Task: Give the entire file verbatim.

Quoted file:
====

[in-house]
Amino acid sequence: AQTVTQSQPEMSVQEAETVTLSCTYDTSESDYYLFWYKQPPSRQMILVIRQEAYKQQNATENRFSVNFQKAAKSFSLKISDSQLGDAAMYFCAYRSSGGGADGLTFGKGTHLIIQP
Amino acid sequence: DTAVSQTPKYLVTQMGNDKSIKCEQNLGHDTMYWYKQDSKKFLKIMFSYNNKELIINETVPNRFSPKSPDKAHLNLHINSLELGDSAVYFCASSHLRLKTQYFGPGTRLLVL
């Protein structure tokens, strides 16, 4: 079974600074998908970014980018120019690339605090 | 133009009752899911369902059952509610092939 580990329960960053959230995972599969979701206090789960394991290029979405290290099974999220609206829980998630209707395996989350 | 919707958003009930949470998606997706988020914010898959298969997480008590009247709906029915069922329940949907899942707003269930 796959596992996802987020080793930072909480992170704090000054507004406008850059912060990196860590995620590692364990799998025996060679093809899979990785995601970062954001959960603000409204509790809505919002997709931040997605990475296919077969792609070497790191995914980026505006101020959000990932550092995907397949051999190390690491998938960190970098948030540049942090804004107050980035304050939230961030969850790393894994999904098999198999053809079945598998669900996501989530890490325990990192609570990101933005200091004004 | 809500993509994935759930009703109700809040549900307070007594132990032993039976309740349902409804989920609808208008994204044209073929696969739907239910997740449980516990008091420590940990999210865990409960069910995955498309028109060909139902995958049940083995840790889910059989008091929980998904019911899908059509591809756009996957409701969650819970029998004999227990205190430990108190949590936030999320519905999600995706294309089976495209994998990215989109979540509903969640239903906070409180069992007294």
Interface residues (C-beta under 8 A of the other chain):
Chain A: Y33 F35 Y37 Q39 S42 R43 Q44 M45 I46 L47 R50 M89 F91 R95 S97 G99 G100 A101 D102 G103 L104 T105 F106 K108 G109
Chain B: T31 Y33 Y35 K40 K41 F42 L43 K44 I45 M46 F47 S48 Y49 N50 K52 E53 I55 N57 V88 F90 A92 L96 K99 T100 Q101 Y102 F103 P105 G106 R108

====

[in-house]
Amino acid sequence: AQTVTQSQPEMSVQEAETVTLSCTYDTSESDYYLFWYKQPPSRQMILVIRQEAYKQQNATENRFSVNFQKAAKSFSLKISDSQLGDAAMYFCAYRSSGGGADGLTFGKGTHLIIQP
Amino acid sequence: DTAVSQTPKYLVTQMGNDKSIKCEQNLGHDTMYWYKQDSKKFLKIMFSYNNKELIINETVPNRFSPKSPDKAHLNLHINSLELGDSAVYFCASSHLRLKTQYFGPGTRLLVL
């Protein structure tokens, strides 16, 4: 079974600074998908970014980018120019690339605090 | 133009009752899911369902059952509610092939 580990329960960053959230995972599969979701206090789960394991290029979405290290099974999220609206829980998630209707395996989350 | 919707958003009930949470998606997706988020914010898959298969997480008590009247709906029915069922329940949907899942707003269930 796959596992996802987020080793930072909480992170704090000054507004406008850059912060990196860590995620590692364990799998025996060679093809899979990785995601970062954001959960603000409204509790809505919002997709931040997605990475296919077969792609070497790191995914980026505006101020959000990932550092995907397949051999190390690491998938960190970098948030540049942090804004107050980035304050939230961030969850790393894994999904098999198999053809079945598998669900996501989530890490325990990192609570990101933005200091004004 | 809500993509994935759930009703109700809040549900307070007594132990032993039976309740349902409804989920609808208008994204044209073929696969739907239910997740449980516990008091420590940990999210865990409960069910995955498309028109060909139902995958049940083995840790889910059989008091929980998904019911899908059509591809756009996957409701969650819970029998004999227990205190430990108190949590936030999320519905999600995706294309089976495209994998990215989109979540509903969640239903906070409180069992007294």
Interface residues (C-beta under 8 A of the other chain):
Chain A: Y33 F35 Y37 Q39 S42 R43 Q44 M45 I46 L47 R50 M89 F91 R95 S97 G99 G100 A101 D102 G103 L104 T105 F106 K108 G109
Chain B: T31 Y33 Y35 K40 K41 F42 L43 K44 I45 M46 F47 S48 Y49 N50 K52 E53 I55 N57 V88 F90 A92 L96 K99 T100 Q101 Y102 F103 P105 G106 R108